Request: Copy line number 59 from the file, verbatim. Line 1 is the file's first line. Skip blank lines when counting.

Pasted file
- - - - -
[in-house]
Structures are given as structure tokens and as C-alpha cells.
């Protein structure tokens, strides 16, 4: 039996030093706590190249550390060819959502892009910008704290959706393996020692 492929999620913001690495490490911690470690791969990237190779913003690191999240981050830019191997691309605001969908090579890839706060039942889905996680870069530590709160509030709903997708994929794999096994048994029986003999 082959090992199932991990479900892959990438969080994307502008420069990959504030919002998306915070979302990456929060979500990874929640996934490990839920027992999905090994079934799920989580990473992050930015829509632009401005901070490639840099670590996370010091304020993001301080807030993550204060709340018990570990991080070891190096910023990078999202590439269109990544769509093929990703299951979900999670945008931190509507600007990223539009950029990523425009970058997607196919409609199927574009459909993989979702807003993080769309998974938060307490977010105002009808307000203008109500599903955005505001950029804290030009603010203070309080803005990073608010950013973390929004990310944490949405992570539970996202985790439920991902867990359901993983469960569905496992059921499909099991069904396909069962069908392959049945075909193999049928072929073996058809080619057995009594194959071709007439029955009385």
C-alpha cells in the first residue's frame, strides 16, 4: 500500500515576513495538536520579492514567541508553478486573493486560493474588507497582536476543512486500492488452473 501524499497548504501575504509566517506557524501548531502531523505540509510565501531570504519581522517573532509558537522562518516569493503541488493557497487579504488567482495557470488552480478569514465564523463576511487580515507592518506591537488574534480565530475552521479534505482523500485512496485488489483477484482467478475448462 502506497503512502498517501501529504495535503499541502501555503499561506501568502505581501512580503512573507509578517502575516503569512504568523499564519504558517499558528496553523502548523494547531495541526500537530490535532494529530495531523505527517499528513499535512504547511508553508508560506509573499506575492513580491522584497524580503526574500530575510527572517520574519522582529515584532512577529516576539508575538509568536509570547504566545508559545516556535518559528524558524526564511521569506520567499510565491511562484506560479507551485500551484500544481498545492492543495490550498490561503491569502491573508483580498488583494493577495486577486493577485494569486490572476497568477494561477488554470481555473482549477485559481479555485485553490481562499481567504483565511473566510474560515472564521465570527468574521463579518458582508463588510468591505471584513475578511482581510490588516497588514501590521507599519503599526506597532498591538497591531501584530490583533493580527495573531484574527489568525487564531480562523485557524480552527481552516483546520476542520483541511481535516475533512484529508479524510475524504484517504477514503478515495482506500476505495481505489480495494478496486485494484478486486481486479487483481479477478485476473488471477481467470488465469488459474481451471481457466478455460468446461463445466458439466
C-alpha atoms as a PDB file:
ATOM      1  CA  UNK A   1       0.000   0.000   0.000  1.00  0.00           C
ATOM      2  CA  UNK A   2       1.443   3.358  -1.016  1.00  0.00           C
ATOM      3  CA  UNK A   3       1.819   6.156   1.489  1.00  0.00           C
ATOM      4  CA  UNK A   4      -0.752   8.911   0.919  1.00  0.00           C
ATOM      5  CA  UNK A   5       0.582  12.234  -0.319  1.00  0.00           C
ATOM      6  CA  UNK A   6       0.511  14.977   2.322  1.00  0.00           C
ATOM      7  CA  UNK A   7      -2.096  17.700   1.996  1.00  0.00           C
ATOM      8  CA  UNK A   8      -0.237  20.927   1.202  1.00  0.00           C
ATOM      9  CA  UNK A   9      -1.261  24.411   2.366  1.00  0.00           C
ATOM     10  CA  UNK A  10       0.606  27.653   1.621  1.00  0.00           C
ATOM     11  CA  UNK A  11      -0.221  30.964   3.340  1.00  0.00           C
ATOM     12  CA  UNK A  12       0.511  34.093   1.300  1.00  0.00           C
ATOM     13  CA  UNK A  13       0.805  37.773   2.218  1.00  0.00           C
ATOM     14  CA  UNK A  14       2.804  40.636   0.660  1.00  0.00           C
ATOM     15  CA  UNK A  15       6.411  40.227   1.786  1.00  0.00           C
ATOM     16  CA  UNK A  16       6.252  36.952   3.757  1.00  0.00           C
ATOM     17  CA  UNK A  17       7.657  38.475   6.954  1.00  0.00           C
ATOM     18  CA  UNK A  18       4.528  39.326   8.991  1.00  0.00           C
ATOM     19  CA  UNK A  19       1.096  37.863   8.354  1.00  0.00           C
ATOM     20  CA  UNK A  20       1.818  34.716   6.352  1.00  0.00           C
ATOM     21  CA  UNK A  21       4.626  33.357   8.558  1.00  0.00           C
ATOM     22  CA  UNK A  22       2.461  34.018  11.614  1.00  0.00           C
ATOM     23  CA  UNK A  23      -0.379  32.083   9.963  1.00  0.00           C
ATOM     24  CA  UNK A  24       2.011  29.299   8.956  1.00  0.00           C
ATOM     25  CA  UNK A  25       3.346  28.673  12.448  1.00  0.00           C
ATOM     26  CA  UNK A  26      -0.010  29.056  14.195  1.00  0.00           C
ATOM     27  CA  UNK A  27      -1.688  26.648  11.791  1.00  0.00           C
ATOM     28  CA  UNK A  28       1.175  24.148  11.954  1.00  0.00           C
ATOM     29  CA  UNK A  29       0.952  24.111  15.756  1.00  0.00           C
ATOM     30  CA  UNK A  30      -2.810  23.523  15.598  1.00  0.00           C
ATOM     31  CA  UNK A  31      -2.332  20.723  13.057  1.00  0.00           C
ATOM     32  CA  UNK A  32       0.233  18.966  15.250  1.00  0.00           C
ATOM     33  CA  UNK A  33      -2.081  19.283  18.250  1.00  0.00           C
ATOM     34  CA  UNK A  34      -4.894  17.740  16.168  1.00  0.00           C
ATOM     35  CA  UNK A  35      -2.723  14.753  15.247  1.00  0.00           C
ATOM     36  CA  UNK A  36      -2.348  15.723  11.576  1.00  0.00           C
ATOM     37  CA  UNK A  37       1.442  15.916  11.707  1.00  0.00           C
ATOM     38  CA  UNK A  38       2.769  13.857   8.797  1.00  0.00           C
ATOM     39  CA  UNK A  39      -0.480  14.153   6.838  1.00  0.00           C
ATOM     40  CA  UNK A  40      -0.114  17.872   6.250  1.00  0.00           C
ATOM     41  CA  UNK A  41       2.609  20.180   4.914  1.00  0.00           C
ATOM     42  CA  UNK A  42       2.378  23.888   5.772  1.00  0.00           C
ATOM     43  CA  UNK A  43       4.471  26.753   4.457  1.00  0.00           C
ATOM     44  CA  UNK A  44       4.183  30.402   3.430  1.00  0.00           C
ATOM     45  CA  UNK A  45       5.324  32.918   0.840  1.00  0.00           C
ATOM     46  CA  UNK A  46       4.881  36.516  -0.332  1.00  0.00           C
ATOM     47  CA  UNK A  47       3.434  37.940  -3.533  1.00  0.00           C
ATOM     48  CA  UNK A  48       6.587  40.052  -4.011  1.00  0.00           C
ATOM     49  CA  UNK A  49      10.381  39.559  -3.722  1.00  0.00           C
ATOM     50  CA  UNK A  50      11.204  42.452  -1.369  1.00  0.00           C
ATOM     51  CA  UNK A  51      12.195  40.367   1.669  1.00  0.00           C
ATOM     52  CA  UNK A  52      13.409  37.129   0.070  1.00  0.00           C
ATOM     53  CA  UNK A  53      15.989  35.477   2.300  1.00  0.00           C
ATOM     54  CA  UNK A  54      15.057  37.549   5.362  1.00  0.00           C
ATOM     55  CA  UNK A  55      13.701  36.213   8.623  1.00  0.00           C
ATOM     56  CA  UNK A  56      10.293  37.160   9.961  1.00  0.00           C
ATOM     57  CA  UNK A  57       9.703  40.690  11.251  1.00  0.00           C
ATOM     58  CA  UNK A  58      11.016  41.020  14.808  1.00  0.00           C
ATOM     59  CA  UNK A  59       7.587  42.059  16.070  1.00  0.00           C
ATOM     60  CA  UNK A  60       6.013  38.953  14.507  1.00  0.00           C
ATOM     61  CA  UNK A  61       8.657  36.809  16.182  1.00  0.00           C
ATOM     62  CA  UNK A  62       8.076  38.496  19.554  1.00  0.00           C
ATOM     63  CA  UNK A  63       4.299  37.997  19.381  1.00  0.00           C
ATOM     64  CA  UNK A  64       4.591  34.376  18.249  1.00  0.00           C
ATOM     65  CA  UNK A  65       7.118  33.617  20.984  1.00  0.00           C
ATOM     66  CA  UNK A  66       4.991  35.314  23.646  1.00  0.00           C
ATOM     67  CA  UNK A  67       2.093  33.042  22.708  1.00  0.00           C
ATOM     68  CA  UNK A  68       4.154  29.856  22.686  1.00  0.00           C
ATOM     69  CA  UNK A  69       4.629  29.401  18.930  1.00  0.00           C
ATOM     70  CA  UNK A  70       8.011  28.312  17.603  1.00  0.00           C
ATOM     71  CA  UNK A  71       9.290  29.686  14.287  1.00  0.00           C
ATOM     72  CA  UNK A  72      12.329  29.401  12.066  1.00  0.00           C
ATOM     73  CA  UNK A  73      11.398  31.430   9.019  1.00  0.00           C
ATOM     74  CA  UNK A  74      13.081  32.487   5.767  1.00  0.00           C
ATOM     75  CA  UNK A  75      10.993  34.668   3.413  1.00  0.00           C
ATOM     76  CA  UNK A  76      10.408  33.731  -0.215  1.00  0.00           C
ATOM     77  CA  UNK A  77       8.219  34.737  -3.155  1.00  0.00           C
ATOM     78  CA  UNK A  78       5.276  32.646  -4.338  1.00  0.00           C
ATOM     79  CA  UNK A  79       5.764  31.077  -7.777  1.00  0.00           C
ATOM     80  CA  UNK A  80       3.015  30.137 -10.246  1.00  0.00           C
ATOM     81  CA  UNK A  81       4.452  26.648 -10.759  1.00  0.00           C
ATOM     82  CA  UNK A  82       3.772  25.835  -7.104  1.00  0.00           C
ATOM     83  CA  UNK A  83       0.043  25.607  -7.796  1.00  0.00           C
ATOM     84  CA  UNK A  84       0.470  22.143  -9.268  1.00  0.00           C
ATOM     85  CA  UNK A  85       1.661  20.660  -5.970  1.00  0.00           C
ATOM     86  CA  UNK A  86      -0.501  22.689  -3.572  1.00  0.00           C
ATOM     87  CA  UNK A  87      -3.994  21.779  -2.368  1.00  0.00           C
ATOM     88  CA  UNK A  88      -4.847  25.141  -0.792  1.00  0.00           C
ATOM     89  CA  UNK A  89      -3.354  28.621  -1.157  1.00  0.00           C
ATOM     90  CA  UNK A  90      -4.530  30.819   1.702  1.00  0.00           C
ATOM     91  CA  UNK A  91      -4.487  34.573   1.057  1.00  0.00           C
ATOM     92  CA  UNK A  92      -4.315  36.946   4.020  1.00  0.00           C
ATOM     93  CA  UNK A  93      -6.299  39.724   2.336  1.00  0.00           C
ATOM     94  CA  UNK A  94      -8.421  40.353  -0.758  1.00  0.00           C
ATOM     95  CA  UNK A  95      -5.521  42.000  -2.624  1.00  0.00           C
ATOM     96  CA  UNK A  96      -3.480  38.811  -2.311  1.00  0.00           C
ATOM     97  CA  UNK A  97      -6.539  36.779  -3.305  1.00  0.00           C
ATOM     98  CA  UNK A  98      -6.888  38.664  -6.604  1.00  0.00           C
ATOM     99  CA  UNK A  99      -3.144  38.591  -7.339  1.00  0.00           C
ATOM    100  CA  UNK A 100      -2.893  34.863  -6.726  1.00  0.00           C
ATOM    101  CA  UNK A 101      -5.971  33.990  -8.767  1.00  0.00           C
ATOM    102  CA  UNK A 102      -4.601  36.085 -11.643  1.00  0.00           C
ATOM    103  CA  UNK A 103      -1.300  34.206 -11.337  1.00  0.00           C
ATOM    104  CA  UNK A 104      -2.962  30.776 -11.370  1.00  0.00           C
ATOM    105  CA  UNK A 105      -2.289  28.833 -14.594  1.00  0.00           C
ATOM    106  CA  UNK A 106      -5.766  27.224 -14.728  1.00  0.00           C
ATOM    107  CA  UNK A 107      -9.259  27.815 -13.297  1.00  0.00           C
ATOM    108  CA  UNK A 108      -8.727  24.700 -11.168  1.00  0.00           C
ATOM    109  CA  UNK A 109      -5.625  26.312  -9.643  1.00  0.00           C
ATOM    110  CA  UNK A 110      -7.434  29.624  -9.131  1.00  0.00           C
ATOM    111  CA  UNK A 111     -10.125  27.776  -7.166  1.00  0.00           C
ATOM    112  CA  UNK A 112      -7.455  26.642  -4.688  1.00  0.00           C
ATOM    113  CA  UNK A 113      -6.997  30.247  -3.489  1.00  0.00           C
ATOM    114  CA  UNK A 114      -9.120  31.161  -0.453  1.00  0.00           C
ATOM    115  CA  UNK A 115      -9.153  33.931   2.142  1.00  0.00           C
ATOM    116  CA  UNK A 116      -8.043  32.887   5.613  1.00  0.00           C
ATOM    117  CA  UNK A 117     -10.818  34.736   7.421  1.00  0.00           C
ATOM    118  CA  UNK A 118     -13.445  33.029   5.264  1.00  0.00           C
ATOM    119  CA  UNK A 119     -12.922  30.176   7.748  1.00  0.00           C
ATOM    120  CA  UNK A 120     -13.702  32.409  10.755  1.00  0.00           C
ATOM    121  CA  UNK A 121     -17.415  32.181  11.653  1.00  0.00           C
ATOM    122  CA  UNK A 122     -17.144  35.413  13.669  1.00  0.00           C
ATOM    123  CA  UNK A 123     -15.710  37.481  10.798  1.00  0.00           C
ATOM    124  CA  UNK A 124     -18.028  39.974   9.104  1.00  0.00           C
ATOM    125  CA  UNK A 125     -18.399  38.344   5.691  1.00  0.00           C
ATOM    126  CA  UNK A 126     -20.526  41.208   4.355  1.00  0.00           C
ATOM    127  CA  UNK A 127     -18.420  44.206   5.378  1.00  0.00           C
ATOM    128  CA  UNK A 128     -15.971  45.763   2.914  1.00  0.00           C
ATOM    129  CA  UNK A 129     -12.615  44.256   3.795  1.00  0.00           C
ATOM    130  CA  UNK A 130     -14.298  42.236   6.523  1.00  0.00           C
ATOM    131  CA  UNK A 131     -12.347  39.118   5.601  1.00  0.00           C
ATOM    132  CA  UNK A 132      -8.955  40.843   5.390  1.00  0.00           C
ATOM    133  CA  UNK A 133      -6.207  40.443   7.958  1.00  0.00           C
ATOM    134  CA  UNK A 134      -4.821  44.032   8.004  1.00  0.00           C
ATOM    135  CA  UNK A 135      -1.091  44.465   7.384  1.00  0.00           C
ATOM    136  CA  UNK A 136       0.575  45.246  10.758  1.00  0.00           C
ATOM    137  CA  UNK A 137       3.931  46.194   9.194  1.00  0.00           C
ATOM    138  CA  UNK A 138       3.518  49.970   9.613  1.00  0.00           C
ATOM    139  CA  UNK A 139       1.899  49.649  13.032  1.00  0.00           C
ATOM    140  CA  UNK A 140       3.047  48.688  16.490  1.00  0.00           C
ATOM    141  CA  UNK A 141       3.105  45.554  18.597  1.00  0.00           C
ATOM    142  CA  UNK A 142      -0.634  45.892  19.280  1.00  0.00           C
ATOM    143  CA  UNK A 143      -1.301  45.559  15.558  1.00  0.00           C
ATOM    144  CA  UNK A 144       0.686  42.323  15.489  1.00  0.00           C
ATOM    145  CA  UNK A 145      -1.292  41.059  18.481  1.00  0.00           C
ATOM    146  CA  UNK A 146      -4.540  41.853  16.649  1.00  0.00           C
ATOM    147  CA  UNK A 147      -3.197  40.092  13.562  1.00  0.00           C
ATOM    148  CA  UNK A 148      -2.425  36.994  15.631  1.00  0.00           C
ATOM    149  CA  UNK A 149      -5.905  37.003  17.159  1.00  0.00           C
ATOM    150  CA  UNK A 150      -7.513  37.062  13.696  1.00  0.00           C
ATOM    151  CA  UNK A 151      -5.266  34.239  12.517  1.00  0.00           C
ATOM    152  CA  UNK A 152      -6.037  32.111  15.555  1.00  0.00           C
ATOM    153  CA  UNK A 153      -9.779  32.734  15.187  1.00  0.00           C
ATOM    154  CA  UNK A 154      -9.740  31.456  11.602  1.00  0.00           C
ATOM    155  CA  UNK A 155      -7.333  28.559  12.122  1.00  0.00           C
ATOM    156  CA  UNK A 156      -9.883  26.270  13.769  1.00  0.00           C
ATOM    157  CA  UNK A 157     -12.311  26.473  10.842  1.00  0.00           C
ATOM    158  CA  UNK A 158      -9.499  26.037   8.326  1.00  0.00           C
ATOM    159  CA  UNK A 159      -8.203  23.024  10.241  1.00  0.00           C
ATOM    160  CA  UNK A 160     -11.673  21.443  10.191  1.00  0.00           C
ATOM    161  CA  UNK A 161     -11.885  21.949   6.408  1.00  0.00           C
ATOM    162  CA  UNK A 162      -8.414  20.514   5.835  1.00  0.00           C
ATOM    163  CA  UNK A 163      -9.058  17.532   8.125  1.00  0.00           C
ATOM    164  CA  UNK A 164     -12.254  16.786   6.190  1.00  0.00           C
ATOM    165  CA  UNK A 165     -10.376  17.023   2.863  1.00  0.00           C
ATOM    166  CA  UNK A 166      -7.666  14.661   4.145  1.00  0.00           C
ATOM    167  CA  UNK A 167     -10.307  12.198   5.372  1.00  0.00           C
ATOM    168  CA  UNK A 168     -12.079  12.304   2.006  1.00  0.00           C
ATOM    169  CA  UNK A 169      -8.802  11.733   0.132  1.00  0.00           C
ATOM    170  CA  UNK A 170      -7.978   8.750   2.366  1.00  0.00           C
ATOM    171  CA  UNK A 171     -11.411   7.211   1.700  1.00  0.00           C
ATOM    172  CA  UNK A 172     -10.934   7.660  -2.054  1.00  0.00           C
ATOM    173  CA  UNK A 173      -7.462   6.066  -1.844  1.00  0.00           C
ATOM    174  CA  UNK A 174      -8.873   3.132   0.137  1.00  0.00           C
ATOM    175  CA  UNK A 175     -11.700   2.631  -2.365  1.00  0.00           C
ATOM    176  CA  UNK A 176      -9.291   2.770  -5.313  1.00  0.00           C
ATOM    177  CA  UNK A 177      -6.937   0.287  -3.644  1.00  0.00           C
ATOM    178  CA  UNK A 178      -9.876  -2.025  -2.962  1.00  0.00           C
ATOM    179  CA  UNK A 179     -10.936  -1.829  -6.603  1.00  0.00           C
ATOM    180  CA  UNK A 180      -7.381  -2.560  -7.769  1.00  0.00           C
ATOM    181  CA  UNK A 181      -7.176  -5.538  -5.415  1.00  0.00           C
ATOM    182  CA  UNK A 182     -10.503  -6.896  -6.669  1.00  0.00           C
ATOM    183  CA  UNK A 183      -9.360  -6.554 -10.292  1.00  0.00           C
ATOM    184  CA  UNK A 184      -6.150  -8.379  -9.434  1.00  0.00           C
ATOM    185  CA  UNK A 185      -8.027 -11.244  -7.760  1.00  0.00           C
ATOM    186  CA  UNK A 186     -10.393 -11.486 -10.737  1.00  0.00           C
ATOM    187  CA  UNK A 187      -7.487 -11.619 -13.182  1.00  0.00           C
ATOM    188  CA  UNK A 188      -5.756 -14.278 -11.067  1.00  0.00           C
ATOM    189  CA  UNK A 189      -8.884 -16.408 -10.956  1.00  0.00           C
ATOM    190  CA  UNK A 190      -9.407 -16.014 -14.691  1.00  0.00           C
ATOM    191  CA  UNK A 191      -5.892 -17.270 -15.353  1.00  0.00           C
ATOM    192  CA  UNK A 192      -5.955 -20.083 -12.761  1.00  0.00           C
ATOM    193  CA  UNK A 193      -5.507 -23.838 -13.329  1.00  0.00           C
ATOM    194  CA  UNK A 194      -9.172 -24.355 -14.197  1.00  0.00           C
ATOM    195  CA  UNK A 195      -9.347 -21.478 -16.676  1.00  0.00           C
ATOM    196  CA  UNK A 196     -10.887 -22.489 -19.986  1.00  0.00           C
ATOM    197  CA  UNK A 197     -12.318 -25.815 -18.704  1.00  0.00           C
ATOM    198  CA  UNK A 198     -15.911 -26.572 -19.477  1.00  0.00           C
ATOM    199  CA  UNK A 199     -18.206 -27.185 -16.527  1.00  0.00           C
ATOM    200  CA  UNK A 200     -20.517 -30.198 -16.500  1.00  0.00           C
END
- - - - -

ATOM     54  CA  UNK A  54      15.057  37.549   5.362  1.00  0.00           C